If you’re looking for a powerful Dyson vac for your home, you may have already noticed their battery-powered stick vacuums, which combine lightweight cleaning and portability with powerful Dyson motors. But there are quite a few versions of these cordless vacs. We’re taking a look at two popular models, the Cyclone v8 and the Cyclone v10, less expensive (although Dyson vacs tend to be on the high end) models that are ideal for smaller rooms or spaces. These two vacuum cleaners may look similar, but there are differences you should know. Here’s how they stack up.
While both are slim stick vacs that can transform into handhelds, the v8 and the v10 have noticeably different designs, due mostly to the motor upgrade of the v10. The v8 uses a Dyson digital motor that spins up to 110,000 rpm for powerful suction, but it’s noticeably bulky at the top thanks to the large canister integrated into the handle. The v10 uses an upgraded digital motor with 14 cyclones to generate even more suction, and the design has been slimmed down for easier handling and storage.
The revamped motor also means that the v10 is generally better at picking up debris. There isn’t much difference in cleaner heads either, as both models sport the Motorbar head, as well as the Fluffy head and a number of other accessories, which means the v10’s motor is the significant difference here.
The Dyson v8 has two power modes: a Powerful mode to save on energy and a Max mode for increasing suction at the cost of battery life. But the v10 upgrades this to three modes with clearer purposes. There’s a low-suction mode to maximize battery life, a medium/automatic mode for regular cleaning, and a Max mode for tackling especially dirty areas. It’s a notable improvement.
The v8 model uses a six-cell battery designed to deliver up to 40 minutes of cleaning power — with the understanding that this can vary a lot based on the cleaning mode you choose. The v10 upgrades this with a seven-cell nickel-cobalt-aluminum battery designed to last up to 60 minutes — notably more cleaning time. Once again, it’s an easy decision about which is the best.
The Dyson v8 weighs 5.51 pounds, while the Dyson v10 weighs 5.71 pounds. Obviously, this will vary depending on the type of attachments you are using and other factors, but when it comes to lifting the vacuum to clean sofas, drapes, etc., the v8 is slightly easier to handle than the v10.
Noise is always a consideration when vacuuming, especially if you plan to vacuum frequently or have sensitive ears. Research has shown that the v8 and the v10 are pretty similar. In low-power modes, they are similar — around 62 to 64 decibels. Switching to the Max mode increases the difference a bit, as the v8 is around 74 decibels and the v10 is around 79 decibels.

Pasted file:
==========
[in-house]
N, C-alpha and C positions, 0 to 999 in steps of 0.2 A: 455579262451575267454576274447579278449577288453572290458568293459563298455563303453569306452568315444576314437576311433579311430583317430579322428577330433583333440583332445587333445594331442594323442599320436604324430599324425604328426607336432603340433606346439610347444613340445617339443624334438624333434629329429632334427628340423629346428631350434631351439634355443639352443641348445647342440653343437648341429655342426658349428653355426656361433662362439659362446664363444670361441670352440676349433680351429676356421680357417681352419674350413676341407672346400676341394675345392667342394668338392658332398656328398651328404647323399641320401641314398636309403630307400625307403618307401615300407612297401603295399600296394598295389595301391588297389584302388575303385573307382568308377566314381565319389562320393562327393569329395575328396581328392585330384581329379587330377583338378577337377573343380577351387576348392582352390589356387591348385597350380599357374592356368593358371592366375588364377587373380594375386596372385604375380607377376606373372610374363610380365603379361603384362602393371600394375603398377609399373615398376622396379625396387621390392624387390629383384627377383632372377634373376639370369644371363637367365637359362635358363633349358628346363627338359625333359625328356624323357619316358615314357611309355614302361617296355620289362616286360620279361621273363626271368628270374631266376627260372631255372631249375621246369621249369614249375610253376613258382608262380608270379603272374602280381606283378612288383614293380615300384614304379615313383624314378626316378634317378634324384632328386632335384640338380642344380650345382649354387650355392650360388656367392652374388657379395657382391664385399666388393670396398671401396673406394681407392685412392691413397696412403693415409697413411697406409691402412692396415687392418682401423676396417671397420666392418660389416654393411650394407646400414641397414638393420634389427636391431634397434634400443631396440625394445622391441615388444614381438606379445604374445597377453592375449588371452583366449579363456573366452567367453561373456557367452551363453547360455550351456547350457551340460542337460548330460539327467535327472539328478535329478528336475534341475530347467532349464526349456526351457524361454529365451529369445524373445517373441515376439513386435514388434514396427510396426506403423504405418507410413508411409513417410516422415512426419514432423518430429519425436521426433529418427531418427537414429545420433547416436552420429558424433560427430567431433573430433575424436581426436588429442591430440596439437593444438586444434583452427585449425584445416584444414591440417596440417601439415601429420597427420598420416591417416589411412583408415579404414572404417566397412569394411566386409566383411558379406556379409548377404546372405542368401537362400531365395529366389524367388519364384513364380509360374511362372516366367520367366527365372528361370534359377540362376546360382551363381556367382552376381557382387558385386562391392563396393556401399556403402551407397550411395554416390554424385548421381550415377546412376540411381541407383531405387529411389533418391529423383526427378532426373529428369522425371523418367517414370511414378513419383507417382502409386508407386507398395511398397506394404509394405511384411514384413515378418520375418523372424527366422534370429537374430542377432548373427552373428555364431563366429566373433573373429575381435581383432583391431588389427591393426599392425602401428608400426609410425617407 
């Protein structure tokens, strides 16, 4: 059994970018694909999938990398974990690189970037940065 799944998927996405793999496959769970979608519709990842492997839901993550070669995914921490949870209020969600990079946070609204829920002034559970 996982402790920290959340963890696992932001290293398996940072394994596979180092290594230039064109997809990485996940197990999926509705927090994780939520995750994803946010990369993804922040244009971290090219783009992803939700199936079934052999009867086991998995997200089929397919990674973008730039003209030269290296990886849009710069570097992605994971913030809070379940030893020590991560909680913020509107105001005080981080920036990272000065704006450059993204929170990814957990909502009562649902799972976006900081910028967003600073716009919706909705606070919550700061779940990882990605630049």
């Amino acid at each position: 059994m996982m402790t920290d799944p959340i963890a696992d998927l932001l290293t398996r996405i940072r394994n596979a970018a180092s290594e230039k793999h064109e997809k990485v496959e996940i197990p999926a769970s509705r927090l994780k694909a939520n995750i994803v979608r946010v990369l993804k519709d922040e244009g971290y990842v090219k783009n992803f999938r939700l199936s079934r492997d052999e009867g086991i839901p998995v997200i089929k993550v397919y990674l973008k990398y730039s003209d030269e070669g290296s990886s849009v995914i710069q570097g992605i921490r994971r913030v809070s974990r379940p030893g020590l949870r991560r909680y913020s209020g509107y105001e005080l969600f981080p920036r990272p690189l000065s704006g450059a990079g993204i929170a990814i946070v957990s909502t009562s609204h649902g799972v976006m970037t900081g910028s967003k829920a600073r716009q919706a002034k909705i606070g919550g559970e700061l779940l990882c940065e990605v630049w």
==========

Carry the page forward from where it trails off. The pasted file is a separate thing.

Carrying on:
Keep in mind, at the higher levels, that’s very loud — Dyson motors are powerful, but they’re always noisy, even with the tightly sealed designs. A few decibels higher for the v10, and we would start recommending earplugs. But if you are interested in a quieter experience, the v8 is slightly better in this regard.
Dyson offers its stick vacs in a couple of packages, which typically switch around the included accessories. This can be an important choice if you want to get a kit tailored to your cleaning needs (lots of pet hair, both hard flooring and carpet, etc.). Keep in mind, many attachments are compatible with both the Cyclone v8 and v10, so you wouldn’t need to have separate attachments like two Motorheads for each vacuum — that may be important if you’re thinking about upgrading your current Dyson.
The v8 comes as a standard model without any additional accessories, as well as anthat contains a full package with an additional Fluffy cleaner head for hard floors and eight attachments for various use cases. Both these options are still available, and Dyson doesn’t appear to have discontinued the v8 at this time.
The v10 is a bit different. It offers anwith a selection of accessories tailored to homes for pets, like a hair screw tool, and an that comes with all available attachments. That gives you a bit more customization than the v8, although since you can buy your own attachments, there’s not a lot of difference here.
Dyson vacs can be pricey suction monsters, and if you want to save money, you may need to sacrifice some features for a lower price, so let’s take a look.
Dyson Cyclone v8 packages have a list price of $449.99 and $499.99, depending on what you choose. The Cyclone v10’s list prices are $549.99 and $599.99. That’s about a $100 difference between the models, which could be significant if you want to save as much money as possible.
Even at $100 less, the v8 can’t really compare to the v10, which comes with a significantly upgraded battery life, motor, cleaning modes, and more. Stick with the v10 and look for discounts or deals if possible.
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